Even as the third in a series of powerful coastal storms bore down on the region this week, officials hadn’t yet finished cleaning up debris and assessing damage from the first storm.
As they wrestled with the future of Liam’s Snack Shack at Nauset Beach (see story, page 3), Orleans officials took action to save the town bandstand from the encroaching surf. With the structure on the edge of the eroded dune, public works officials installed steel I-beams under the bandstand and lifted it out of danger. The bandstand was relocated to a new spot on a bluff overlooking the beach, on town-owned land used for beach parking.
At the Chatham Fish Pier, the high water and surf lifted several massive timber cap logs from the top of the bulkhead, depositing them in the parking lot. Harbormaster Stuart Smith said the gangway at the south jog was damaged, and the north gangway was destroyed. The stairs that led to the beach will need to be removed and repaired, he added. The wind gauge at Old Mill Boat Yard registered a gust of 86 mph, Smith said. Many of the 50 or so buoys kept in the water during the winter were damaged or moved from their stations, he said.
“There was a lot of erosion,” he said. “There will be a lot of surveying to decide where all the new channels are.”
While Monomoy High School and Harwich Elementary were undamaged, high winds damaged the roof at Monomoy Middle School, which was covered in places by tarpaulins.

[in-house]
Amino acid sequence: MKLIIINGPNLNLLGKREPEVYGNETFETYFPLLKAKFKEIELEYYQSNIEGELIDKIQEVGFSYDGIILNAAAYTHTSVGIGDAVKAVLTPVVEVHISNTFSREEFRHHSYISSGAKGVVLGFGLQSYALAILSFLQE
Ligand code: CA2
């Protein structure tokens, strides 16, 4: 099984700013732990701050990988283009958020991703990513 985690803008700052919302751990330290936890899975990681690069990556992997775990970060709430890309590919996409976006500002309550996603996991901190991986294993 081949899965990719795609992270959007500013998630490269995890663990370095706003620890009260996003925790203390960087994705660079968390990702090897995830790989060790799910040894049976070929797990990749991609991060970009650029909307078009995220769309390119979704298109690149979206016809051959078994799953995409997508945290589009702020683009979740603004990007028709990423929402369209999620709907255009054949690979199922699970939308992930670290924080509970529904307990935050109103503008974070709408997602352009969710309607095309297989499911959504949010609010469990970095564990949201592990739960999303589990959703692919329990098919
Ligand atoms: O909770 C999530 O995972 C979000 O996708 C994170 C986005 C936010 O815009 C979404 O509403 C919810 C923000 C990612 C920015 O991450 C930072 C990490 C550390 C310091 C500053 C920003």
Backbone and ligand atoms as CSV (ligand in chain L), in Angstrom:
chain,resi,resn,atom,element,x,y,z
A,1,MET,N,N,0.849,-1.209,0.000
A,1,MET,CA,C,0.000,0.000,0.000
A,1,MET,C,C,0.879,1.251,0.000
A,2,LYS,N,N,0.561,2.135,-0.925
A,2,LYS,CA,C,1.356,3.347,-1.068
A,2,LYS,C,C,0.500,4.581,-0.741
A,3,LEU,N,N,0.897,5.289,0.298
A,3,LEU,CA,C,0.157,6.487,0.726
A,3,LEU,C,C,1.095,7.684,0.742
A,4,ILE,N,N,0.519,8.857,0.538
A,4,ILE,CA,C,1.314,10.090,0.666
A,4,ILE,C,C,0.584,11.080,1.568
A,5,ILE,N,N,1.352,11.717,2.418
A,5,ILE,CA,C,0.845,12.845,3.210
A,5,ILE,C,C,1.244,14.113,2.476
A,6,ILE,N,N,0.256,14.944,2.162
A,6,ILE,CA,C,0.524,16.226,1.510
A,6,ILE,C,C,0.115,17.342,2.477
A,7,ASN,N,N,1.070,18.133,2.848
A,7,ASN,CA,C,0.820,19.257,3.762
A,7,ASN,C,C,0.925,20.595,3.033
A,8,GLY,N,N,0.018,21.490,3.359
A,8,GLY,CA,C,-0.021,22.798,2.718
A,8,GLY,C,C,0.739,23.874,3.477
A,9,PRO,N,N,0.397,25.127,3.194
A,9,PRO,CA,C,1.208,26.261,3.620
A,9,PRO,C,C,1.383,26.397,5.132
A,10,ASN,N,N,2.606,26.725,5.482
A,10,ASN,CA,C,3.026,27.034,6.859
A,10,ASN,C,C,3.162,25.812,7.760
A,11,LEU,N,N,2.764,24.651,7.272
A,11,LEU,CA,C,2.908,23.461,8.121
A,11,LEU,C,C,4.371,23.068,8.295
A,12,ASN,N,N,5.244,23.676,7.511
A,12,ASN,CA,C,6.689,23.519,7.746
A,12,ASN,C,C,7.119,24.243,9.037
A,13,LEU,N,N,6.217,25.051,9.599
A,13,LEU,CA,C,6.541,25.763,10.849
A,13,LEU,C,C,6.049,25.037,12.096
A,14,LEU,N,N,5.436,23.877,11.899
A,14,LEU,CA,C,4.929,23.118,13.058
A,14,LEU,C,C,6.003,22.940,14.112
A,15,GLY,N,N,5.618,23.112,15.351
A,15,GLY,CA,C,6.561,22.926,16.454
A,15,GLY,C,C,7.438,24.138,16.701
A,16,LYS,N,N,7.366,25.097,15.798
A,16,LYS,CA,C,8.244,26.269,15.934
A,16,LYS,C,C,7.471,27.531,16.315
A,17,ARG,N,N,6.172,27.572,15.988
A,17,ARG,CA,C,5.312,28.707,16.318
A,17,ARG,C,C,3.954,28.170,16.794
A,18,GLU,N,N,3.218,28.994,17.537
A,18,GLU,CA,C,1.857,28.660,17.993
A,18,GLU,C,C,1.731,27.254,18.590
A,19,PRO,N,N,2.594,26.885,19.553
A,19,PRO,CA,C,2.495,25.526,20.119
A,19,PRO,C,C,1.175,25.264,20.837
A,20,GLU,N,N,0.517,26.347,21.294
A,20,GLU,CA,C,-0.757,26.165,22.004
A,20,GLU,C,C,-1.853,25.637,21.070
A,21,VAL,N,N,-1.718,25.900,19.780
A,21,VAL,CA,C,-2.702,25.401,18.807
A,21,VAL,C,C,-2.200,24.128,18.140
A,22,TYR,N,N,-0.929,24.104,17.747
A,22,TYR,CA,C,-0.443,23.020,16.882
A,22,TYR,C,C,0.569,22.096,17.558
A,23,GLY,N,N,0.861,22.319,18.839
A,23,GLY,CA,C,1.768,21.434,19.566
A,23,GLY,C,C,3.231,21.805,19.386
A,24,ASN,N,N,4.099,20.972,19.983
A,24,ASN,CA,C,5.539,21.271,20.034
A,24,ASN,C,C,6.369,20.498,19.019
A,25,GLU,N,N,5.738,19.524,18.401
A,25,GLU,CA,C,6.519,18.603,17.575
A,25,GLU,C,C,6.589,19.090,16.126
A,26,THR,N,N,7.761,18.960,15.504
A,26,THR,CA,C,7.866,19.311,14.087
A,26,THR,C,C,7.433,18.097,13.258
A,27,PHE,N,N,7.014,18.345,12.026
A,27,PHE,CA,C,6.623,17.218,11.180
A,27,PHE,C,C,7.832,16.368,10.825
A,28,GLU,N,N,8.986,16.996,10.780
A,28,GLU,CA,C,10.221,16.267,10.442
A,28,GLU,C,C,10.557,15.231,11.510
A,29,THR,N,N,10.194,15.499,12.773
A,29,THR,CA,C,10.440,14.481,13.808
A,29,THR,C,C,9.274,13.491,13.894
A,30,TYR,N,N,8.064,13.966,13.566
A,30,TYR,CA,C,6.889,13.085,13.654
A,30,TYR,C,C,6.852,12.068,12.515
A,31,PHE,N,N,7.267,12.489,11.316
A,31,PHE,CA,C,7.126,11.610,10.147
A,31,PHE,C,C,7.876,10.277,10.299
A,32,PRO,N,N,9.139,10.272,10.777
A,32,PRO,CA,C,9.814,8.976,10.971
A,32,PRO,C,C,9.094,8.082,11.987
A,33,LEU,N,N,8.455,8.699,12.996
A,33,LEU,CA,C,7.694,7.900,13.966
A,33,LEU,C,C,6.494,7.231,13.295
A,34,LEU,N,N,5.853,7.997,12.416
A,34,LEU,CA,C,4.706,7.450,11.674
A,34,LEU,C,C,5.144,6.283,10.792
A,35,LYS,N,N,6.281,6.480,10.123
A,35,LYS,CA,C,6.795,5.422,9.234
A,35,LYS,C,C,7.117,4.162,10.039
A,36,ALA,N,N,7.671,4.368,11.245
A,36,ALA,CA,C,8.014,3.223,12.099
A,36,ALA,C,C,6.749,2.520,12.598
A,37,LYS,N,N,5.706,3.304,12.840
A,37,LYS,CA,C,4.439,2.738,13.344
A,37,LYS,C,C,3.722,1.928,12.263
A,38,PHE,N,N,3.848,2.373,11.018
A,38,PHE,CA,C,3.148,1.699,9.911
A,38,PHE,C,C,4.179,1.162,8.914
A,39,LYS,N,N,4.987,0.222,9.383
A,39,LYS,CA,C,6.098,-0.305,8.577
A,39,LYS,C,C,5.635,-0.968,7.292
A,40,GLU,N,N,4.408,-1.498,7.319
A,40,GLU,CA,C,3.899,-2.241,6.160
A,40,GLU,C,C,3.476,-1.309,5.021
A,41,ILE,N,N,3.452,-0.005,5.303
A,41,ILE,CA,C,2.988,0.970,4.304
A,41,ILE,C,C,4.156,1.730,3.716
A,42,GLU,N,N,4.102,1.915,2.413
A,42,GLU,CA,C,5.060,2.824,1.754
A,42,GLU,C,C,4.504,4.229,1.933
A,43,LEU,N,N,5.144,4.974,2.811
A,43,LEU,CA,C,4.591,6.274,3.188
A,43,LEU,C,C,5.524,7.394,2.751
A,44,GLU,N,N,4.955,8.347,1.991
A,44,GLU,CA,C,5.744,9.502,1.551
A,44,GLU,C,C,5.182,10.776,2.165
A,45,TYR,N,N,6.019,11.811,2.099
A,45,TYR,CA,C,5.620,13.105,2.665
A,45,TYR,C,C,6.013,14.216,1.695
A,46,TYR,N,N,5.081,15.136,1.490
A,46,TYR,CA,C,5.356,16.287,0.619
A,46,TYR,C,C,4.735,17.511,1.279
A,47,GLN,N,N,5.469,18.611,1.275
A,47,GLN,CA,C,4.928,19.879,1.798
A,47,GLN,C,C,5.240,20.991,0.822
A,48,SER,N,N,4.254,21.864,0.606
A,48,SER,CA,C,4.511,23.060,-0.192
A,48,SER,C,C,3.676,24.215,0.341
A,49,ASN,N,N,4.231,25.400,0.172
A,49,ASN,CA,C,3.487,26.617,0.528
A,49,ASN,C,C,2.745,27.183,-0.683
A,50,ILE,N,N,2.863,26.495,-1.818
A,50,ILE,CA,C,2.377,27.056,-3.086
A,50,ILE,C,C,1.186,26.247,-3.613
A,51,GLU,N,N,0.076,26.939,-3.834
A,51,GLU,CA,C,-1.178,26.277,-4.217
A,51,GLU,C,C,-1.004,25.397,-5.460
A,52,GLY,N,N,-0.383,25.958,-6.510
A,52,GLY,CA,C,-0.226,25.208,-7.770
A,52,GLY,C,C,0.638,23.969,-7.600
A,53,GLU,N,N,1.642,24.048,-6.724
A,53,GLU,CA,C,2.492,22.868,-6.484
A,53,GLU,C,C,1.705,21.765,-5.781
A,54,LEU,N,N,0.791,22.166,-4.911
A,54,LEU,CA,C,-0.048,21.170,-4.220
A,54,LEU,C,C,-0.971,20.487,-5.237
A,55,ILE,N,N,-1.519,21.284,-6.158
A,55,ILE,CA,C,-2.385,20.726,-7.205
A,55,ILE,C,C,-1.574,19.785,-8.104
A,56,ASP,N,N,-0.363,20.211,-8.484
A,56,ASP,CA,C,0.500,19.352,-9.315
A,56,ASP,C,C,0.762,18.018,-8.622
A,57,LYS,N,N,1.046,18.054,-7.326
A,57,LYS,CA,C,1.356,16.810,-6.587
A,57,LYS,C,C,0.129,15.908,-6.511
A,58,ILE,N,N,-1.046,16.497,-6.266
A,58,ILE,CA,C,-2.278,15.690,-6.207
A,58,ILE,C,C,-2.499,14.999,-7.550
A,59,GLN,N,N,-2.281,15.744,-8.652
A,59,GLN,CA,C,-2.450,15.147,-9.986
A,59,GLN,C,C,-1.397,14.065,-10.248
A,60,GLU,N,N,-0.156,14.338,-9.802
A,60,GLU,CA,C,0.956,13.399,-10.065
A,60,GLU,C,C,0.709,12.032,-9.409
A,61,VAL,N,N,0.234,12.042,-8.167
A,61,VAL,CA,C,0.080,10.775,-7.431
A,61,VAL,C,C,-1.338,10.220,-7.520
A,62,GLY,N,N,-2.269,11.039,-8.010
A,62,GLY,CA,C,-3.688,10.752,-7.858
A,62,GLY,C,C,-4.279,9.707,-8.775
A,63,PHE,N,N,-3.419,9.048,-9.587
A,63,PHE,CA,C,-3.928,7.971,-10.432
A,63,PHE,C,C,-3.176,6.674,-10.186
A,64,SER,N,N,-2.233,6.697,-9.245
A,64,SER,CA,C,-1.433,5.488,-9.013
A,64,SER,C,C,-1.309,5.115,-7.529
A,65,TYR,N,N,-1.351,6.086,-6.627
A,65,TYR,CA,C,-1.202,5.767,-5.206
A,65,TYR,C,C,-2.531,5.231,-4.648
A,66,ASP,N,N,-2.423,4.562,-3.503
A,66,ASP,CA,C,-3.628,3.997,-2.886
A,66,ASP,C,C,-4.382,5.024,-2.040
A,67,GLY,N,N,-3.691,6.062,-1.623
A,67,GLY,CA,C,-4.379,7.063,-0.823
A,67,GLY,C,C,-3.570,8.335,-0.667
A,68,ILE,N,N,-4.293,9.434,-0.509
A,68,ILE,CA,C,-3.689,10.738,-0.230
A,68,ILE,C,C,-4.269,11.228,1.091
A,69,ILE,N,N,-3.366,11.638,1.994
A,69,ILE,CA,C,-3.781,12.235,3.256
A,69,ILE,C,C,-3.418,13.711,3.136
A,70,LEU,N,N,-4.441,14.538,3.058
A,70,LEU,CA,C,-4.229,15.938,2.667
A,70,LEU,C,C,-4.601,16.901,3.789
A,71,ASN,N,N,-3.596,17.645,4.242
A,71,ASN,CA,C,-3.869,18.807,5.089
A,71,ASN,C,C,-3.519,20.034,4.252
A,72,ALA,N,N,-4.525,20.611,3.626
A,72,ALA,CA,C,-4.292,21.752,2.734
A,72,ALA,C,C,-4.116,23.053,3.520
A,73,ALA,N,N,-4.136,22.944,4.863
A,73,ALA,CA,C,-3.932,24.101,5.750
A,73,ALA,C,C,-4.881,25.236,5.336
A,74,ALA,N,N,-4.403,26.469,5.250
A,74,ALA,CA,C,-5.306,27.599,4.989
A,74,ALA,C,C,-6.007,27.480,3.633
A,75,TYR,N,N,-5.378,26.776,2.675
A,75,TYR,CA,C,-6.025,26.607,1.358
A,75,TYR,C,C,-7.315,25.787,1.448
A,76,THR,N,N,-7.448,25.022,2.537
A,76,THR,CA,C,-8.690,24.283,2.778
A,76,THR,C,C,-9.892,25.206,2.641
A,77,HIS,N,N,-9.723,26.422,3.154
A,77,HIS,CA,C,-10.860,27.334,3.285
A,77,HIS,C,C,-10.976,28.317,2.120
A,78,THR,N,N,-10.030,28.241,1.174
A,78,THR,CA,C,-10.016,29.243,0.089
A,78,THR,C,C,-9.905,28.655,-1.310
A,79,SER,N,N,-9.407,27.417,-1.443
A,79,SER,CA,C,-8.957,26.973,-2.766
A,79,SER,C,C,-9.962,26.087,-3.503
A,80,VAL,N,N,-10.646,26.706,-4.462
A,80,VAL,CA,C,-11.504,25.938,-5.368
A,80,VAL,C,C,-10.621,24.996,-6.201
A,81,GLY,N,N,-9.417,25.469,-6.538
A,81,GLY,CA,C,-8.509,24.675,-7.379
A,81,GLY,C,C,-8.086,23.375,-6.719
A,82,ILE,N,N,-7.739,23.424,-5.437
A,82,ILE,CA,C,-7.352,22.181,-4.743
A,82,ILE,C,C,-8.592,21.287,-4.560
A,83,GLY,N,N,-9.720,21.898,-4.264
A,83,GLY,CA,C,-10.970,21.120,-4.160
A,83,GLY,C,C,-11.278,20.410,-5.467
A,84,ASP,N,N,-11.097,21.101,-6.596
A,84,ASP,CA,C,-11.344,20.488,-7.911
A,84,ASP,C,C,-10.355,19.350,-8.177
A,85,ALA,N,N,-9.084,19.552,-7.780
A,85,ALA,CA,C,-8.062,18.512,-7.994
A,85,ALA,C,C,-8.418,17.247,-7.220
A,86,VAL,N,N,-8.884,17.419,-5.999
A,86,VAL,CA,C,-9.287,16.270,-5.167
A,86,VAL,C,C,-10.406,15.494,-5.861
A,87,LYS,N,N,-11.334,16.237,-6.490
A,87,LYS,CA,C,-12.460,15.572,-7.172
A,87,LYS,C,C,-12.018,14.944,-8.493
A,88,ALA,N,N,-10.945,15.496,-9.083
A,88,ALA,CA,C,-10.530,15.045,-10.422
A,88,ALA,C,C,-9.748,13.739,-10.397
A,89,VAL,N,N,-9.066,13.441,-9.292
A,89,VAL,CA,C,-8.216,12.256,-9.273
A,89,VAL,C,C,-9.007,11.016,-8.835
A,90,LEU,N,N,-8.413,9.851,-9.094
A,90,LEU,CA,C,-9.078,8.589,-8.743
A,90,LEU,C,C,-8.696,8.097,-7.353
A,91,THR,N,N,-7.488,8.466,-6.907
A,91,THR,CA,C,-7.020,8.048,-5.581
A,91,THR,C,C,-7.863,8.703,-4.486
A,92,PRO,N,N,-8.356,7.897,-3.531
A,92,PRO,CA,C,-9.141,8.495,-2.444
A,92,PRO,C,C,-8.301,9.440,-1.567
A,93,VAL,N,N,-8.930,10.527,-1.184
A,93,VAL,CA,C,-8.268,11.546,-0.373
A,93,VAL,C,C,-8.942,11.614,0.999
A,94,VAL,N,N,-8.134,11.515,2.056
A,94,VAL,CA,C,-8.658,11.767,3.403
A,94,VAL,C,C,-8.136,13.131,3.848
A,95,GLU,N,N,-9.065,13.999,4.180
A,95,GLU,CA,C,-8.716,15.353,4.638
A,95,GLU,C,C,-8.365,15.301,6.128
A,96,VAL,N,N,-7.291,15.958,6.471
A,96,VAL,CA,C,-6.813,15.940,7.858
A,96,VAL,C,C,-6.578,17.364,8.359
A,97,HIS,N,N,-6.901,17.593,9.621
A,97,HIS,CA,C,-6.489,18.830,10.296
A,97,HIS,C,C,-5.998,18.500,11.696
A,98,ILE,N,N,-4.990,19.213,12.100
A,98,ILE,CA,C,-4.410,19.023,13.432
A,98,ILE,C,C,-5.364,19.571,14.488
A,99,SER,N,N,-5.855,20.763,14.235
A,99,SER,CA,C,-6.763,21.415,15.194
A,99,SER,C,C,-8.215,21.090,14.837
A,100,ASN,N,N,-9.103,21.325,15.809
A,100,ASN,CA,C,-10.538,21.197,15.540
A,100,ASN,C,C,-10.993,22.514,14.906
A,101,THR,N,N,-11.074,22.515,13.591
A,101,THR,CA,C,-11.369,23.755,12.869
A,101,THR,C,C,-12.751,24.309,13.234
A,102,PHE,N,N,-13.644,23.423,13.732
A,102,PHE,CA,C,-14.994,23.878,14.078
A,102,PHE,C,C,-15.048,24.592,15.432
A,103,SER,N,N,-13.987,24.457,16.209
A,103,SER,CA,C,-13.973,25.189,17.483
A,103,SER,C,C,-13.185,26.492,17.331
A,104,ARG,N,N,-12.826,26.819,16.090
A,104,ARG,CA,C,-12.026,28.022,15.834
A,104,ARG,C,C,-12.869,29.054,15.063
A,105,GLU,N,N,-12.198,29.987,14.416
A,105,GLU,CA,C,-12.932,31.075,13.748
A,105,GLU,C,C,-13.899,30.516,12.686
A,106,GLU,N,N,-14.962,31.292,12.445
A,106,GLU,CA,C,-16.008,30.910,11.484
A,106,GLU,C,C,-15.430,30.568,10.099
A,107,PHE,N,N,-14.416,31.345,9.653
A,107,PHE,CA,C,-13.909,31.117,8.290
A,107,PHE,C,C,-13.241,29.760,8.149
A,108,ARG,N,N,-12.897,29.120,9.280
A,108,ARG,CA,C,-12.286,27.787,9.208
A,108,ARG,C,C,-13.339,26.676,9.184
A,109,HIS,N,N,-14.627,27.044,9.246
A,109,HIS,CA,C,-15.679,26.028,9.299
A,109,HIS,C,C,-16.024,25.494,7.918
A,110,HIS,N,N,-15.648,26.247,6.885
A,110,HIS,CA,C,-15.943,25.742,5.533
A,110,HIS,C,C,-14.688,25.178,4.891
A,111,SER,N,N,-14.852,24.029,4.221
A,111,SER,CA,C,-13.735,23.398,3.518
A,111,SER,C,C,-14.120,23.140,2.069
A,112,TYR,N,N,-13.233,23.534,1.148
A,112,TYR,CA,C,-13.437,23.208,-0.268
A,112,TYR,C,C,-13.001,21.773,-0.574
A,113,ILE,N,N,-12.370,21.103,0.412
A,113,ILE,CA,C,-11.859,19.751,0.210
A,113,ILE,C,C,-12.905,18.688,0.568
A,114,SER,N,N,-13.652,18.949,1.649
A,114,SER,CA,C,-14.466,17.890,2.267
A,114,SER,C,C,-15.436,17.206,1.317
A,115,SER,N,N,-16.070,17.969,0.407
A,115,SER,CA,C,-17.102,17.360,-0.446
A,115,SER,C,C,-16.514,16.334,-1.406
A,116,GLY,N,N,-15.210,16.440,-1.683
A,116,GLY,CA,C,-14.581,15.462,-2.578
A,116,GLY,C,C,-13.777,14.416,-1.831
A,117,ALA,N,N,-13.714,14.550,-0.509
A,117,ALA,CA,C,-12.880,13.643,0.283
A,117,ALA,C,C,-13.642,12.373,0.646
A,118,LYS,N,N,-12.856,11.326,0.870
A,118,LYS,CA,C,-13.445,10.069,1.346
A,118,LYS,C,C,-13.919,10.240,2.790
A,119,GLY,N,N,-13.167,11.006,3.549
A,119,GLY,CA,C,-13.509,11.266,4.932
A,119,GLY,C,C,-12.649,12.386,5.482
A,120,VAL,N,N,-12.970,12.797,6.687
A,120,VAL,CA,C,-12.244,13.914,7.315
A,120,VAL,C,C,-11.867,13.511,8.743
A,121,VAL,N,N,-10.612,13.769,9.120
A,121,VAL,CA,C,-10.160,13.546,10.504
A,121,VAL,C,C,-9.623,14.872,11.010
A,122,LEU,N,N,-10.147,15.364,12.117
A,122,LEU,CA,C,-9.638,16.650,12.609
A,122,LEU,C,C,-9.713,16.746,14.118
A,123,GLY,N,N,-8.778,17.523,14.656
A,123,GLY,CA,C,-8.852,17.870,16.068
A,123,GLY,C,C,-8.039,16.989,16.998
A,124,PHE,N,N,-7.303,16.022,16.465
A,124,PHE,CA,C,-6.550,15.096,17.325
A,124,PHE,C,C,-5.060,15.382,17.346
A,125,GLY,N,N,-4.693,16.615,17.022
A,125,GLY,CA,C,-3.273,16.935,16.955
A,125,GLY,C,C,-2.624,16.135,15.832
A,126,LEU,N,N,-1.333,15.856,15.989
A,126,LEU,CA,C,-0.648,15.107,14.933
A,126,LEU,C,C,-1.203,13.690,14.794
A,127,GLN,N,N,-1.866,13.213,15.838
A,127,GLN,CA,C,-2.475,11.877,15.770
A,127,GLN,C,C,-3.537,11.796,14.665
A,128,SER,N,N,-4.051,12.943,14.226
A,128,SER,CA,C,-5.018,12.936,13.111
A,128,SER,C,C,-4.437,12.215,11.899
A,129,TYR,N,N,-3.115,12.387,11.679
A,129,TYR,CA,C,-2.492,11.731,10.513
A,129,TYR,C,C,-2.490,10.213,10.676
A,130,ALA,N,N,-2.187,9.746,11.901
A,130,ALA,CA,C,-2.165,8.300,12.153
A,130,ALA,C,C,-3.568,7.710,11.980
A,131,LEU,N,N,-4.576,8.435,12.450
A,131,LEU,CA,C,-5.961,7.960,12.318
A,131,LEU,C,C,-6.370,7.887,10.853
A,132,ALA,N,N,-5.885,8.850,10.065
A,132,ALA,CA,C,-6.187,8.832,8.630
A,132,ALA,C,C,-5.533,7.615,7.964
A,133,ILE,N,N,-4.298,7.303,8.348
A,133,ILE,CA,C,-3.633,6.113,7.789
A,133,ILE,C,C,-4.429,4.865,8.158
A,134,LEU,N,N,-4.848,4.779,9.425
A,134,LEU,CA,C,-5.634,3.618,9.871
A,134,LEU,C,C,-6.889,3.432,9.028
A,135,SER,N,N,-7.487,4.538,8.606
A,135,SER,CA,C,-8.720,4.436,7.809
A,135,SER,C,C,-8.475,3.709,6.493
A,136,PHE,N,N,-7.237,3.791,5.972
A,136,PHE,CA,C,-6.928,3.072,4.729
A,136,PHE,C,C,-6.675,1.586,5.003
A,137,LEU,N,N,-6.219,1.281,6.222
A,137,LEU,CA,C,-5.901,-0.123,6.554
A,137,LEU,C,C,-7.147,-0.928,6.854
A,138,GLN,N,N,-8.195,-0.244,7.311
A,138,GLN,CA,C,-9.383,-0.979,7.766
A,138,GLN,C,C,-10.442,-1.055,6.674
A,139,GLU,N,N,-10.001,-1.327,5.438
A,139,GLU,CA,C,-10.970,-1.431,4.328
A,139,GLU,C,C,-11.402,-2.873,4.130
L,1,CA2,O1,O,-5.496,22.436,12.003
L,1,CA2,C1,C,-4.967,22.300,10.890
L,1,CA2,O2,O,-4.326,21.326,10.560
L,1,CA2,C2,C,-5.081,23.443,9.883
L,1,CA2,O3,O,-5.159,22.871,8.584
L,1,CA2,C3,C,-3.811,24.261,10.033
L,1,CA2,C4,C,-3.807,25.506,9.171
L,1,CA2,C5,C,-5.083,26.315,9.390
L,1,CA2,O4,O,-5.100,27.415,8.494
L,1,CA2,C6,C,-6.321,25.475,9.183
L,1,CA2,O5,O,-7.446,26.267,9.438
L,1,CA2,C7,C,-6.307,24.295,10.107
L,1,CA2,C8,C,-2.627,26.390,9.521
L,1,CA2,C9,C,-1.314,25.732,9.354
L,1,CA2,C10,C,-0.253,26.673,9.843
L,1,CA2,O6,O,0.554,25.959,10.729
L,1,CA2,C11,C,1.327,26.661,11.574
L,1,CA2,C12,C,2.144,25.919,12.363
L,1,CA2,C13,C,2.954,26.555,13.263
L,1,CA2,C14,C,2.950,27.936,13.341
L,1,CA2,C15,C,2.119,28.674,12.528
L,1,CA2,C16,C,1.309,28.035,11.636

“While this building looks ugly, Chatham Elementary actually got hit harder,” Superintendent of Schools Scott Carpenter said. On the back side of the school, the roof shingles and underlying tar paper were “lifted up and blown to the front side,” allowing water to leak through the roof over the school library. Many ceiling tiles and the floor were soaked, but it appears most of the books were saved, he said. Efforts are underway to dehumidify the room to save the books from further damage, Carpenter said.
Monomoy Middle and Chatham Elementary schools are both owned by the town of Chatham. It was not immediately clear whether that damage, and damage along the waterfront, were covered by insurance.
The surf that pounded the causeway north of the Muddy Creek bridge caused erosion on the edge of Route 28 near Bay Road in East Harwich. A MassDOT spokeswoman Monday said there was no damage to the roadway surface or the structure of the road. Several town roads in low-lying locations were also damaged or undermined by the high water or surf.
As of early this week, all but a half-dozen Eversource customers on the Lower Cape had their power restored, and officials were bracing for additional outages caused by the predicted blizzard. Crews could be seen around the region cleaning up trees and branches felled by the first storm.
Private property owners were also busy cleaning up and repairing damage. In addition to myriad damaged roofs and fences damaged by the wind, there was marked erosion at many coastal properties. The large revetment protecting the Milden property on Minister’s Point suffered heavy damage during the first nor’easter, and crews were on site within a few days reinforcing the wall with new boulders.